Imagine you are flying over Europe in a European air carrier on your way home from a Greek vacation in the post-coronavirus era.

Suddenly, your plane does a 180-degree turn and lands in Minsk, Belarus. You see from your window that it is being “escorted” by a MiG-29 fighter jet. You are held for seven hours at the Minsk airport, while an exiled Belarusian dissident and his girlfriend are seized from among the passengers and hustled off by security police.

This act of air piracy was not a movie plot or the work of Mideast terrorists. It took place Saturday, when an (Irish-owned) Ryanair passenger jet flying from Greece to Lithuania was forced — on direct orders from Belarusian strongman President Alexander Lukashenko — to land in Minsk as it crossed through Belarusian airspace. The goal was to kidnap prominent Belarusian journalist Roman Protasevich, 26, who has been living in exile in Lithuania and was flying home.

In other words, Lukashenko thinks he can carry out a political hijacking in a European country. And neighboring Russia is openly supporting this crime.

If Lukashenko gets away with “state-sponsored hijacking” — the term used by Ryanair CEO Michael O’Leary — any future flight might be taken down for political reasons while flying over Russian, or Chinese, or Iranian airspace. This would be one more step toward the ongoing breakdown of the most basic international norms by authoritarian leaders — who want to play by their own rules.

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Already, Russia’s Vladimir Putin has succeeded in annexing neighboring Ukraine’s territory — in Crimea — the first such territorial seizure by force in Europe since WWII.

“Arguably, this [Ryanair] incident is the biggest thing to happen in Europe since the seizure of Crimea,” says former U.S. ambassador to Ukraine, John Herbst. “This is a government breach of international law.”

Meantime, China is nibbling at territory across its border in India and Bhutan and has blatantly grabbed islets in the South China Sea claimed by multiple countries. And Putin has used banned nerve agents to poison Russian dissidents in Britain, as well as his leading opponent Alexei Navalny.

What makes these violations of international law even more egregious is that Beijing and Moscow brazenly deny them or dismiss them. Western sanctions haven’t worked.

Lukashenko issued a transparent fiction about a bomb threat to the Ryanair flight. But Ryanair’s O’Leary believes there were Belarusian KGB agents on the flight who had been following Protasevich from Athens, Greece. There was also a massive security presence on the ground to grab him as he disembarked.

Also telling is that, in Russia, the hijacking was cheered by Putin backers. The New York Times reported that Margarita Simonyan, editor of the pro-Kremlin RT television network, wrote on Twitter that Lukashenko “played it beautifully.” And Vyacheslav Lysakov, a parliament member of a pro-Putin party, described Protasevich’s arrest as a “brilliant special operation.”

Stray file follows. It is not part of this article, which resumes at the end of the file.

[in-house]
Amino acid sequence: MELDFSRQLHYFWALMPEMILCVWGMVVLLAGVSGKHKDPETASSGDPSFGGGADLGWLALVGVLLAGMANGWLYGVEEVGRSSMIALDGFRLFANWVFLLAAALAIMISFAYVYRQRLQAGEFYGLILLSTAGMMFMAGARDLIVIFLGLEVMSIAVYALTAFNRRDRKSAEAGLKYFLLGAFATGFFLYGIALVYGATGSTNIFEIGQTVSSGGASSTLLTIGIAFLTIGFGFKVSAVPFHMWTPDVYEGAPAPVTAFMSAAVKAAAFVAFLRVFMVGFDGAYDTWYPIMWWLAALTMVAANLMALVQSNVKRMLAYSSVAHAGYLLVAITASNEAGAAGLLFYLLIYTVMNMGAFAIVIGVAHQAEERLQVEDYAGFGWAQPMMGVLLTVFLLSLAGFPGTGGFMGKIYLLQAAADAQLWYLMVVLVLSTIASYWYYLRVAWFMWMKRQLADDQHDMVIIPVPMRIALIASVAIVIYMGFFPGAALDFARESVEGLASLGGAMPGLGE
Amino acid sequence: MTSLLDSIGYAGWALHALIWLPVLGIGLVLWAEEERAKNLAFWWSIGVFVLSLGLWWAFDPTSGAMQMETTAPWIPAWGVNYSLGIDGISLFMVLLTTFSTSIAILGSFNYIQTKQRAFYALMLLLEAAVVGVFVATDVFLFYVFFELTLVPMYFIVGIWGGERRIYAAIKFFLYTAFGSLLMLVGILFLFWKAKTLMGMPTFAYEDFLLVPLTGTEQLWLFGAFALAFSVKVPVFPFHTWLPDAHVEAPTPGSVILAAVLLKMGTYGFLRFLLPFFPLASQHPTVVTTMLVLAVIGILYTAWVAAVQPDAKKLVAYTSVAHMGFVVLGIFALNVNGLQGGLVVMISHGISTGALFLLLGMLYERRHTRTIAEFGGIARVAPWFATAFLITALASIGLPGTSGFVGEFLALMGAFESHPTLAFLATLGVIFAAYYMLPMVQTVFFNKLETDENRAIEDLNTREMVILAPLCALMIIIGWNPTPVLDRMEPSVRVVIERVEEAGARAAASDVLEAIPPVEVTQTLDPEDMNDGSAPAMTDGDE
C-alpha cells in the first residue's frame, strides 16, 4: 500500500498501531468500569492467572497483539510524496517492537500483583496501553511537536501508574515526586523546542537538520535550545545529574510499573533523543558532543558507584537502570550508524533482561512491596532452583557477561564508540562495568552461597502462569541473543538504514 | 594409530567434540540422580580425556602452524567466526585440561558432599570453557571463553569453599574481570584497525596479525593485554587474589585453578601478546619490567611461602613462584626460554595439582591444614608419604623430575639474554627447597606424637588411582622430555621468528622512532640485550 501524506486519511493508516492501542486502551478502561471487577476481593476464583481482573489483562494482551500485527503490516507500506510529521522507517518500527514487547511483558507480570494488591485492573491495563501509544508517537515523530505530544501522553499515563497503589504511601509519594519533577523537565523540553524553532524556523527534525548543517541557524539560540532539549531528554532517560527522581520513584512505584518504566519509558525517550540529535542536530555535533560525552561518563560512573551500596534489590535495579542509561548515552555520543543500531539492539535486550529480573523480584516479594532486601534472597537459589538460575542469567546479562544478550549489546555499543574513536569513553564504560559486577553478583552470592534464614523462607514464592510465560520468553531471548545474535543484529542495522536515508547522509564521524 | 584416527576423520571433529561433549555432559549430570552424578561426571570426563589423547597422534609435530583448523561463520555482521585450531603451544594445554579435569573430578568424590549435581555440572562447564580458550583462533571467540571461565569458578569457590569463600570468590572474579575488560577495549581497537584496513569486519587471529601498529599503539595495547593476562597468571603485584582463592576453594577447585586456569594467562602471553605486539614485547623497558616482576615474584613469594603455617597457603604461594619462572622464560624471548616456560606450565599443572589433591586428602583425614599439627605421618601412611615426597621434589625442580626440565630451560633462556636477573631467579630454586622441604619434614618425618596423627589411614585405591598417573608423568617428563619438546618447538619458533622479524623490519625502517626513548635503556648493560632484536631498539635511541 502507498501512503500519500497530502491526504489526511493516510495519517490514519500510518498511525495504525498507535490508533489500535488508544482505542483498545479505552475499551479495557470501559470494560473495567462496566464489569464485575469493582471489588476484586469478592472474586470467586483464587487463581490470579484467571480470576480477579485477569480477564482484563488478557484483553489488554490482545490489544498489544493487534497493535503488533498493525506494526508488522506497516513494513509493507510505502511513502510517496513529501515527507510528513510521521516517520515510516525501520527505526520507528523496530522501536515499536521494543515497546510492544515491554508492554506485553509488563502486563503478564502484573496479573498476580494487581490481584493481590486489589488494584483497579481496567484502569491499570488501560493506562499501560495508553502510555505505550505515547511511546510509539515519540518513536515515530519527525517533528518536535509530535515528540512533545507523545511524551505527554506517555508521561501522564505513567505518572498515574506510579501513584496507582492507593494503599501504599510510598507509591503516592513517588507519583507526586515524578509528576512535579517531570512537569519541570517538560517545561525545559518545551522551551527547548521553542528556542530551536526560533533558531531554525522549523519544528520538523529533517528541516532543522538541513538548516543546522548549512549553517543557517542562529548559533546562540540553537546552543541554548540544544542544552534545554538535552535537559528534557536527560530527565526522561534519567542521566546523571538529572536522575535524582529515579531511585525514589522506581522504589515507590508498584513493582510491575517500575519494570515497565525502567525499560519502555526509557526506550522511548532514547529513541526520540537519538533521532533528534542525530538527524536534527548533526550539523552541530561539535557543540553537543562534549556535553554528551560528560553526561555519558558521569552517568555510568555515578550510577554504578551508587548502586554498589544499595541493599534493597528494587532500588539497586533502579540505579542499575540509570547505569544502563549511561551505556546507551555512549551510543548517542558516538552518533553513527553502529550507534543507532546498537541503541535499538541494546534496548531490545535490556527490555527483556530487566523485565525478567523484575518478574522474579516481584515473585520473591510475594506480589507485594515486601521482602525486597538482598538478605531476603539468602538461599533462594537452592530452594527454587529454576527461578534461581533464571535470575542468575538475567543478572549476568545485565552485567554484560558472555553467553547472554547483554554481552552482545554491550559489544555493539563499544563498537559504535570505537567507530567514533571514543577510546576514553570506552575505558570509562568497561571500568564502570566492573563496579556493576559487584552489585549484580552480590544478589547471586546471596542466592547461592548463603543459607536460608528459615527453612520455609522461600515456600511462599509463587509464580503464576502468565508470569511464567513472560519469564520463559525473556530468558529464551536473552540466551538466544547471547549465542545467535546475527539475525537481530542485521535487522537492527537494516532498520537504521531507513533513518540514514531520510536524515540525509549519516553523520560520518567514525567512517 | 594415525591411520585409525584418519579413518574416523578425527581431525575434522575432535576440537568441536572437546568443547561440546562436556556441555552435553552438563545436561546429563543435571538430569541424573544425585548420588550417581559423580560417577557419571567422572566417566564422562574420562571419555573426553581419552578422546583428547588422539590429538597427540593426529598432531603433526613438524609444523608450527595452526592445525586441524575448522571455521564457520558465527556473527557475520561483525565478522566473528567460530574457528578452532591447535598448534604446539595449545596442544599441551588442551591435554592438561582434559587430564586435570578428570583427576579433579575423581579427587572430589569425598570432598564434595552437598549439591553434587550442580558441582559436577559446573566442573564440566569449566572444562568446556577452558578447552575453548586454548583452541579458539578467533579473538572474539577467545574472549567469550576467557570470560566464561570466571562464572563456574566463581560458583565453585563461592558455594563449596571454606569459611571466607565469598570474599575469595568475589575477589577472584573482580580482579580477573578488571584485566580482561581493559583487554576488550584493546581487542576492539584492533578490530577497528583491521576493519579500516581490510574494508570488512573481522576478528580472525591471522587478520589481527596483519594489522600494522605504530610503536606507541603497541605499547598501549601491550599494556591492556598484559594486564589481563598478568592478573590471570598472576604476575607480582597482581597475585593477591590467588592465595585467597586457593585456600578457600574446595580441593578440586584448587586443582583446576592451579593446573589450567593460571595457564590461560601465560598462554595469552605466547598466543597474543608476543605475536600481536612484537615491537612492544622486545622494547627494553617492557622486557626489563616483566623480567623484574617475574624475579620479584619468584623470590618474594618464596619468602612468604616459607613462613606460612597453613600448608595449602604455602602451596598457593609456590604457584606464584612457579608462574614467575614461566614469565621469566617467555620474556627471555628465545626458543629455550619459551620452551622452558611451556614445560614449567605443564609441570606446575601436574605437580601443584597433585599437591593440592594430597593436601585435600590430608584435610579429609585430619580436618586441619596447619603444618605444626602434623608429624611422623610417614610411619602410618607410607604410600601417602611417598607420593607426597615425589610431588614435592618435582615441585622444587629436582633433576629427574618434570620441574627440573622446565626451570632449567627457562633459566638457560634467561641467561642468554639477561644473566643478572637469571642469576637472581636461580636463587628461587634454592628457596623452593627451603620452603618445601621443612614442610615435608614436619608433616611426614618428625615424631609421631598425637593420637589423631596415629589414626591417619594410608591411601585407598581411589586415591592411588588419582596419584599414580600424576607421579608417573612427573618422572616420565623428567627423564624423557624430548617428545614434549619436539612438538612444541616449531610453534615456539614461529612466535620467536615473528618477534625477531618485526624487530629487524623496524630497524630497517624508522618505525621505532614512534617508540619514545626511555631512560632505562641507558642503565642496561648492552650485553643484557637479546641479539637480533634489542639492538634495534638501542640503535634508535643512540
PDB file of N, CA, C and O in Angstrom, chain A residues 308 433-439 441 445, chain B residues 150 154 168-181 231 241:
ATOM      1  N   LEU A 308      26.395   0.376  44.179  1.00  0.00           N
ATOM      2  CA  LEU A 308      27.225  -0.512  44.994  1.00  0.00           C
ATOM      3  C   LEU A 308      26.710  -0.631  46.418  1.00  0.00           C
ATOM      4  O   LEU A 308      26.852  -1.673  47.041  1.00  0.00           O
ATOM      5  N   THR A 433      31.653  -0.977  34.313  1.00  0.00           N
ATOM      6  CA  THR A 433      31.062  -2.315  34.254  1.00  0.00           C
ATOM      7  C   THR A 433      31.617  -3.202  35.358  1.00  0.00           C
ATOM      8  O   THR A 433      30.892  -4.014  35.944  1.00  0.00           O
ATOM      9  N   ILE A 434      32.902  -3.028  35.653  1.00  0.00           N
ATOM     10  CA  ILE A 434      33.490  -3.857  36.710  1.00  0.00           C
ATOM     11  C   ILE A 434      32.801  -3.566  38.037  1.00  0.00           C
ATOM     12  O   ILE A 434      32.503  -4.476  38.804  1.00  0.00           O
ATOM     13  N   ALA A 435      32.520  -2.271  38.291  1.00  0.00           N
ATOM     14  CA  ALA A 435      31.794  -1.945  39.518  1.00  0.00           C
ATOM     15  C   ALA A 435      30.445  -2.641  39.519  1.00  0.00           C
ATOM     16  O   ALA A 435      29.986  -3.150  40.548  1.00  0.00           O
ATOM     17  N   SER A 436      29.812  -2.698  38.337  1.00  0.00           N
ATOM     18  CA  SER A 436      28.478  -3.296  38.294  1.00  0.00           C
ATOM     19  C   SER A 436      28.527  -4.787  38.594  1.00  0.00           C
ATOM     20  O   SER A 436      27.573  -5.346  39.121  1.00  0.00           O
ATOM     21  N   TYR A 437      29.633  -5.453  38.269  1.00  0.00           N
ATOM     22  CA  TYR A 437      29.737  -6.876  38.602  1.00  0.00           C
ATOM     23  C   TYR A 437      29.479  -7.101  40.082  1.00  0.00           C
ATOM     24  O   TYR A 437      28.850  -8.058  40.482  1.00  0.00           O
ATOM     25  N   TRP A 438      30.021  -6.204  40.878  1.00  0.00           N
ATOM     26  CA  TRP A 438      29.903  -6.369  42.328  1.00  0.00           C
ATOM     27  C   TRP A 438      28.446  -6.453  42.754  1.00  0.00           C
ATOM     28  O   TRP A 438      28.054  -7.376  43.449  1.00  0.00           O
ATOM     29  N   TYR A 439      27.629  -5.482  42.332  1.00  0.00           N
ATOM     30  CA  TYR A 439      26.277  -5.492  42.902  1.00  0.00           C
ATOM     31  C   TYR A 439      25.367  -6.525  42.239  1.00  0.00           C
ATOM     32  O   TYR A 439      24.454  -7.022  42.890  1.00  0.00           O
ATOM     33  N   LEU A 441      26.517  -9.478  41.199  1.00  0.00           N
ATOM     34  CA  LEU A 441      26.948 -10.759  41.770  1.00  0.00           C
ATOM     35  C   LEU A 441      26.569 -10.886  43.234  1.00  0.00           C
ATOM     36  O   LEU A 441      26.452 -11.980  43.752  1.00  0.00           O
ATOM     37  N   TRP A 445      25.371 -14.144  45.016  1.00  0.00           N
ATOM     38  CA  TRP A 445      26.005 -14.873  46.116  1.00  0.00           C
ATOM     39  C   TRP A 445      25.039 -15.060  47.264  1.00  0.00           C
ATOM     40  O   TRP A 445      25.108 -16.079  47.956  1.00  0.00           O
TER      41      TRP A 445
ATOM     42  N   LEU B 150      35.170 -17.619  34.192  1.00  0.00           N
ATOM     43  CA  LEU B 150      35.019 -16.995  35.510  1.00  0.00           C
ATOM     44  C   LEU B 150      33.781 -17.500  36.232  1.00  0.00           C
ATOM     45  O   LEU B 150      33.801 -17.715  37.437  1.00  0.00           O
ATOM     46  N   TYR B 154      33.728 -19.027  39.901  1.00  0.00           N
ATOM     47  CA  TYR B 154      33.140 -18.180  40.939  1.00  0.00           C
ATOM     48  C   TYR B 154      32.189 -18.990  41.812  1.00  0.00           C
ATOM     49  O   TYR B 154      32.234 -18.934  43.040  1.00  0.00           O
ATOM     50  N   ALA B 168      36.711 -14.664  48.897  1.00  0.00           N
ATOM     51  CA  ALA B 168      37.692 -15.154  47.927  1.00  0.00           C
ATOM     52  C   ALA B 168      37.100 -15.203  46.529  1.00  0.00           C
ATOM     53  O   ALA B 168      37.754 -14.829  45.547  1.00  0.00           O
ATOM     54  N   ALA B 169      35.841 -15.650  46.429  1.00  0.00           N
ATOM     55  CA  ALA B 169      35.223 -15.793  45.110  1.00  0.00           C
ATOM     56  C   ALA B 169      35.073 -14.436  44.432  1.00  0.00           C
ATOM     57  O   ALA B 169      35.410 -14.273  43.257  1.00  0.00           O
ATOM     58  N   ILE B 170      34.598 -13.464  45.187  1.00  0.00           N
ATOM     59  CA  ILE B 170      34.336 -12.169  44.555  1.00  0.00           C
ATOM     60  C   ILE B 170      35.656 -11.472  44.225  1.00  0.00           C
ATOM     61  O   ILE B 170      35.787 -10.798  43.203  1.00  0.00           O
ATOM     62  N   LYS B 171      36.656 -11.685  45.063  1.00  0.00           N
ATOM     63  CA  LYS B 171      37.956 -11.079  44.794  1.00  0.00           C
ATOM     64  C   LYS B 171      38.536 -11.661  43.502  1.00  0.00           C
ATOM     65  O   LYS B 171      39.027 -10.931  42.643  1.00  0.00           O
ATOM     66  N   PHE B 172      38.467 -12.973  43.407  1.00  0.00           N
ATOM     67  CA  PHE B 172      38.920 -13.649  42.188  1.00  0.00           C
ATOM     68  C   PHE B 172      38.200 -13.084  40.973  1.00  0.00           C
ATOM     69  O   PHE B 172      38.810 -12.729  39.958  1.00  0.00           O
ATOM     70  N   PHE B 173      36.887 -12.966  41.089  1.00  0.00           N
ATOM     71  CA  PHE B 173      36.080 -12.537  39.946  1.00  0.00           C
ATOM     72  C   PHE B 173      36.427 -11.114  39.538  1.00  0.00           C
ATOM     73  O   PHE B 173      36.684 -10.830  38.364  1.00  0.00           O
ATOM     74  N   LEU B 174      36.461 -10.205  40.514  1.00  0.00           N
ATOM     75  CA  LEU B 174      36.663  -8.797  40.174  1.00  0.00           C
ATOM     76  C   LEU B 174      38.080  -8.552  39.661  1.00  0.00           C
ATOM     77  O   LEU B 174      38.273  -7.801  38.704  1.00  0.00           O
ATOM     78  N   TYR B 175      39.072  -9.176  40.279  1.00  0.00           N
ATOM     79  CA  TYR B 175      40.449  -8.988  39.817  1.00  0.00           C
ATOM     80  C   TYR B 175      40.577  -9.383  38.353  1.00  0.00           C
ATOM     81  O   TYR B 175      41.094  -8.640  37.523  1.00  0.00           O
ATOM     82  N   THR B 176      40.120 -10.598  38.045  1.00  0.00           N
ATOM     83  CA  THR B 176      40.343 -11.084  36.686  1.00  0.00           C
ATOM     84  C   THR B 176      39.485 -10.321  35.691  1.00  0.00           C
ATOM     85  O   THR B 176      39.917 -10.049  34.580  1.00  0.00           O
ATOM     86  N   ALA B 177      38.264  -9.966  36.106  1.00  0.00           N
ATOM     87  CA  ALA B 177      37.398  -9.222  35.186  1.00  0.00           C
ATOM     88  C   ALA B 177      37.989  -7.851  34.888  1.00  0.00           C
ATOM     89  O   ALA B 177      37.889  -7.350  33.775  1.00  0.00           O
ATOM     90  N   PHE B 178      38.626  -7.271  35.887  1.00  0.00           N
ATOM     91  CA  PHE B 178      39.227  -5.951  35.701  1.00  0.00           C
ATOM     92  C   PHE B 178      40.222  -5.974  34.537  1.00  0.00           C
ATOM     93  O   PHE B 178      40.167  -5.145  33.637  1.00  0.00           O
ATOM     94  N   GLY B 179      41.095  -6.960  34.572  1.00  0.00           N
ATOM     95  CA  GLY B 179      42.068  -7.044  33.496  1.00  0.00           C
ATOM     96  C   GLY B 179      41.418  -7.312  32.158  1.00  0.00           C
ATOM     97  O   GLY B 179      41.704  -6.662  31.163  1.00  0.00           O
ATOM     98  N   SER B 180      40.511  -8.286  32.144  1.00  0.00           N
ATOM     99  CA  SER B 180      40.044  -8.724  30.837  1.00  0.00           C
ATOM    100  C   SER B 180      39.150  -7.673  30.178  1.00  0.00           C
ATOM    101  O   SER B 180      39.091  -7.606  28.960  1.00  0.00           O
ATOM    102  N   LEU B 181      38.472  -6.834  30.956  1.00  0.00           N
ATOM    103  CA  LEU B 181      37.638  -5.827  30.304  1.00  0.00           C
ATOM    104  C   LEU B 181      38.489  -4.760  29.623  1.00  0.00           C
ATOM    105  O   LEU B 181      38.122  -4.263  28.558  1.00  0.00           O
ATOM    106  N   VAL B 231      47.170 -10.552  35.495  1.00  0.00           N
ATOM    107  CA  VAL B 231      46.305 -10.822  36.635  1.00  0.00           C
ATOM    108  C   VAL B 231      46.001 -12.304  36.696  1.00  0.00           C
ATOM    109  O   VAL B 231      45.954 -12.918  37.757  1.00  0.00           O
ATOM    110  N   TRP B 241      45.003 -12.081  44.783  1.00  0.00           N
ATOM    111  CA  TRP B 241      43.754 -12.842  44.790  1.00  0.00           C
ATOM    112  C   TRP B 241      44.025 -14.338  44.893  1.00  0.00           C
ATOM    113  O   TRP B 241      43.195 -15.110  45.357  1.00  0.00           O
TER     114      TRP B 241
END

A Russian foreign ministry spokeswoman labeled Western protests hypocritical, citing a 2013 incident when a plane carrying Bolivia’s president, Evo Morales, was refused permission to fly over several European countries on suspicion that whistle-blower Edward Snowden was on board. But that episode, however misguided, cannot be used to justify blatant air piracy by a wannabe dictator.

As Polish Prime Minister Mateusz Morawiecki tweeted: “[The] hijacking of a civilian plane is an unprecedented act of state terrorism. It cannot go unpunished.”

So the question facing NATO nations is what kind of punishment will grab Lukashenko’s attention, and more importantly, that of Putin. It’s hard to believe Lukashenko would have seized the airliner without at least a Kremlin green light, despite Russian denials.

Sandwiched between Russia in the east and NATO members to the west and northwest, Lukashenko looks to Putin for his lifeline, and the Russian leader wants to pull former Soviet states like Belarus back into its orbit.

So the response to Lukashenko’s crime must be sufficiently strong to capture Putin’s attention as well.

Stunned by the hijacking, the European Union quickly agreed to bar EU airlines from flying over Belarus and ban Belarusian airlines from landing at its airports or flying over its airspace. But isolating Belarus, while necessary, will hit ordinary citizens the hardest. The EU also promised to impose new sanctions on Belarus. Hopefully, these will be aimed at the big state-owned companies that keep Lukashenko’s government afloat.

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Yet the EU — and the Biden administration — must not forget that behind the Belarusian despot stands Putin. “Even with all we have done, we haven’t really changed Putin’s behavior,” says Alexander Vershbow, former U.S. ambassador to Moscow and deputy secretary general of NATO.

And Putin has no interest in current international norms.

So to prevent air piracy from becoming new tool of dictators, NATO members must make Lukashenko pay a high enough price (and release Protasevich). The price must be one that will force Putin to take notice.

“If Biden doesn’t galvanize NATO members no one else will,” says Vershbow.

Joe Biden will meet Putin for a June 16 summit in Geneva, and the hijacking should be top of his agenda. Otherwise, state-sponsored air piracy may become a new international norm.